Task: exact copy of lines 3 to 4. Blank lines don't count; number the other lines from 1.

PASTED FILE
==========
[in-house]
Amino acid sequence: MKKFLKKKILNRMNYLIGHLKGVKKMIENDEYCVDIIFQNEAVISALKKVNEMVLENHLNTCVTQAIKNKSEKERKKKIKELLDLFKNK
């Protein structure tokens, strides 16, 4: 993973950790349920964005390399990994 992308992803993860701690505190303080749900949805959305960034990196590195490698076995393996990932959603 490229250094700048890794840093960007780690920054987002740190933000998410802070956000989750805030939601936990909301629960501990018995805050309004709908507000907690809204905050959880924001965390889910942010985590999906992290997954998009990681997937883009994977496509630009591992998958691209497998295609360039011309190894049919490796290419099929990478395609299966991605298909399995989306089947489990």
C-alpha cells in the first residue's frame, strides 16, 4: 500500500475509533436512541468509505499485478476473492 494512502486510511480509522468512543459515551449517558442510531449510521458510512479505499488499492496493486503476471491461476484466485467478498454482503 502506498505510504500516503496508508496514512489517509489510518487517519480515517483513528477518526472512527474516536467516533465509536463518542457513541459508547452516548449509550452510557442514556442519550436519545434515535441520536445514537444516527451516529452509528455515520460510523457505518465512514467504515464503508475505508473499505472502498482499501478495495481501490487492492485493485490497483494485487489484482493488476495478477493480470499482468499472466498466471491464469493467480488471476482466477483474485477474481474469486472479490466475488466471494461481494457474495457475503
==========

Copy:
């Protein structure tokens, strides 16, 4: 993973950790349920964005390399990994 992308992803993860701690505190303080749900949805959305960034990196590195490698076995393996990932959603 490229250094700048890794840093960007780690920054987002740190933000998410802070956000989750805030939601936990909301629960501990018995805050309004709908507000907690809204905050959880924001965390889910942010985590999906992290997954998009990681997937883009994977496509630009591992998958691209497998295609360039011309190894049919490796290419099929990478395609299966991605298909399995989306089947489990």
C-alpha cells in the first residue's frame, strides 16, 4: 500500500475509533436512541468509505499485478476473492 494512502486510511480509522468512543459515551449517558442510531449510521458510512479505499488499492496493486503476471491461476484466485467478498454482503 502506498505510504500516503496508508496514512489517509489510518487517519480515517483513528477518526472512527474516536467516533465509536463518542457513541459508547452516548449509550452510557442514556442519550436519545434515535441520536445514537444516527451516529452509528455515520460510523457505518465512514467504515464503508475505508473499505472502498482499501478495495481501490487492492485493485490497483494485487489484482493488476495478477493480470499482468499472466498466471491464469493467480488471476482466477483474485477474481474469486472479490466475488466471494461481494457474495457475503